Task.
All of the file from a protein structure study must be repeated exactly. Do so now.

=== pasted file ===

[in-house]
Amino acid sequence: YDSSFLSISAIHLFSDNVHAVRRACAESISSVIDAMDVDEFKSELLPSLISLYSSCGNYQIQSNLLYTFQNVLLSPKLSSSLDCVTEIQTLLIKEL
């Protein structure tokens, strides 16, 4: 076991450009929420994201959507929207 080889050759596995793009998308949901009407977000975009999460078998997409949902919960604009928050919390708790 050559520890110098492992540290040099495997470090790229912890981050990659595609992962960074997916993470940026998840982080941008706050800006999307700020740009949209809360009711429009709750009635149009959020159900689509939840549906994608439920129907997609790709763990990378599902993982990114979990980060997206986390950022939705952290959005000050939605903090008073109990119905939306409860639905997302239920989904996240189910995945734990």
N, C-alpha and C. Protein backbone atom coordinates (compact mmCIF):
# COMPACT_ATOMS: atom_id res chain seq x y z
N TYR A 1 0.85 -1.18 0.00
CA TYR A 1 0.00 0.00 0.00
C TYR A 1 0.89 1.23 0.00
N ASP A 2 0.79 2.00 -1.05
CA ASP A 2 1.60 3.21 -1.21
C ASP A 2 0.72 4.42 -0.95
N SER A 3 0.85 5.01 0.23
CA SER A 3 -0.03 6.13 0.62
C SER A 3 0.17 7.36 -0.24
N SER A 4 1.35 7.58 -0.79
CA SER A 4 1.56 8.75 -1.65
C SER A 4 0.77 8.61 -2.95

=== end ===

[in-house]
Amino acid sequence: YDSSFLSISAIHLFSDNVHAVRRACAESISSVIDAMDVDEFKSELLPSLISLYSSCGNYQIQSNLLYTFQNVLLSPKLSSSLDCVTEIQTLLIKEL
């Protein structure tokens, strides 16, 4: 076991450009929420994201959507929207 080889050759596995793009998308949901009407977000975009999460078998997409949902919960604009928050919390708790 050559520890110098492992540290040099495997470090790229912890981050990659595609992962960074997916993470940026998840982080941008706050800006999307700020740009949209809360009711429009709750009635149009959020159900689509939840549906994608439920129907997609790709763990990378599902993982990114979990980060997206986390950022939705952290959005000050939605903090008073109990119905939306409860639905997302239920989904996240189910995945734990």
N, C-alpha and C. Protein backbone atom coordinates (compact mmCIF):
# COMPACT_ATOMS: atom_id res chain seq x y z
N TYR A 1 0.85 -1.18 0.00
CA TYR A 1 0.00 0.00 0.00
C TYR A 1 0.89 1.23 0.00
N ASP A 2 0.79 2.00 -1.05
CA ASP A 2 1.60 3.21 -1.21
C ASP A 2 0.72 4.42 -0.95
N SER A 3 0.85 5.01 0.23
CA SER A 3 -0.03 6.13 0.62
C SER A 3 0.17 7.36 -0.24
N SER A 4 1.35 7.58 -0.79
CA SER A 4 1.56 8.75 -1.65
C SER A 4 0.77 8.61 -2.95